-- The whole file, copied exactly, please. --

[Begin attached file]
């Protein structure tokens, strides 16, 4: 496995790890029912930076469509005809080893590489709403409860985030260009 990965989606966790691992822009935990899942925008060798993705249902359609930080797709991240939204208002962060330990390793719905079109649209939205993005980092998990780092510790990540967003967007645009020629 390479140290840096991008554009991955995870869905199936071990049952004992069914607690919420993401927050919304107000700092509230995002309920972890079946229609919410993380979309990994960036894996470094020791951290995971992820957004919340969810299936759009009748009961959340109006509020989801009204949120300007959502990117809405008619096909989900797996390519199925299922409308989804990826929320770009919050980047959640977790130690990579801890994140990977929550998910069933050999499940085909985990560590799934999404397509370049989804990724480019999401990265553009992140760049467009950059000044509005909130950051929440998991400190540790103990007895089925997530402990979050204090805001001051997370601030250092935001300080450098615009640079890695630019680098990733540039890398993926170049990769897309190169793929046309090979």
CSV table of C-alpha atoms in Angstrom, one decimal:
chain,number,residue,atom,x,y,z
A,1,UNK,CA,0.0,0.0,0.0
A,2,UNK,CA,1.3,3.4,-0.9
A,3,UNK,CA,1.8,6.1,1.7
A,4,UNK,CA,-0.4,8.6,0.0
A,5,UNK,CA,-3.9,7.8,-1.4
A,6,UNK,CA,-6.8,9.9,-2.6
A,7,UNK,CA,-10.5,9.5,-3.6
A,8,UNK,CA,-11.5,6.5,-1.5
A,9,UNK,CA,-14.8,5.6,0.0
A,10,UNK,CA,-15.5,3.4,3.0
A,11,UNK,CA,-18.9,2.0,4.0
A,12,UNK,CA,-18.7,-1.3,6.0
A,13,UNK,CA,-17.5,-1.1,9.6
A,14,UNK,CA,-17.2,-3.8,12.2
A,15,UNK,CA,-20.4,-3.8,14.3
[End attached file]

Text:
């Protein structure tokens, strides 16, 4: 496995790890029912930076469509005809080893590489709403409860985030260009 990965989606966790691992822009935990899942925008060798993705249902359609930080797709991240939204208002962060330990390793719905079109649209939205993005980092998990780092510790990540967003967007645009020629 390479140290840096991008554009991955995870869905199936071990049952004992069914607690919420993401927050919304107000700092509230995002309920972890079946229609919410993380979309990994960036894996470094020791951290995971992820957004919340969810299936759009009748009961959340109006509020989801009204949120300007959502990117809405008619096909989900797996390519199925299922409308989804990826929320770009919050980047959640977790130690990579801890994140990977929550998910069933050999499940085909985990560590799934999404397509370049989804990724480019999401990265553009992140760049467009950059000044509005909130950051929440998991400190540790103990007895089925997530402990979050204090805001001051997370601030250092935001300080450098615009640079890695630019680098990733540039890398993926170049990769897309190169793929046309090979």
CSV table of C-alpha atoms in Angstrom, one decimal:
chain,number,residue,atom,x,y,z
A,1,UNK,CA,0.0,0.0,0.0
A,2,UNK,CA,1.3,3.4,-0.9
A,3,UNK,CA,1.8,6.1,1.7
A,4,UNK,CA,-0.4,8.6,0.0
A,5,UNK,CA,-3.9,7.8,-1.4
A,6,UNK,CA,-6.8,9.9,-2.6
A,7,UNK,CA,-10.5,9.5,-3.6
A,8,UNK,CA,-11.5,6.5,-1.5
A,9,UNK,CA,-14.8,5.6,0.0
A,10,UNK,CA,-15.5,3.4,3.0
A,11,UNK,CA,-18.9,2.0,4.0
A,12,UNK,CA,-18.7,-1.3,6.0
A,13,UNK,CA,-17.5,-1.1,9.6
A,14,UNK,CA,-17.2,-3.8,12.2
A,15,UNK,CA,-20.4,-3.8,14.3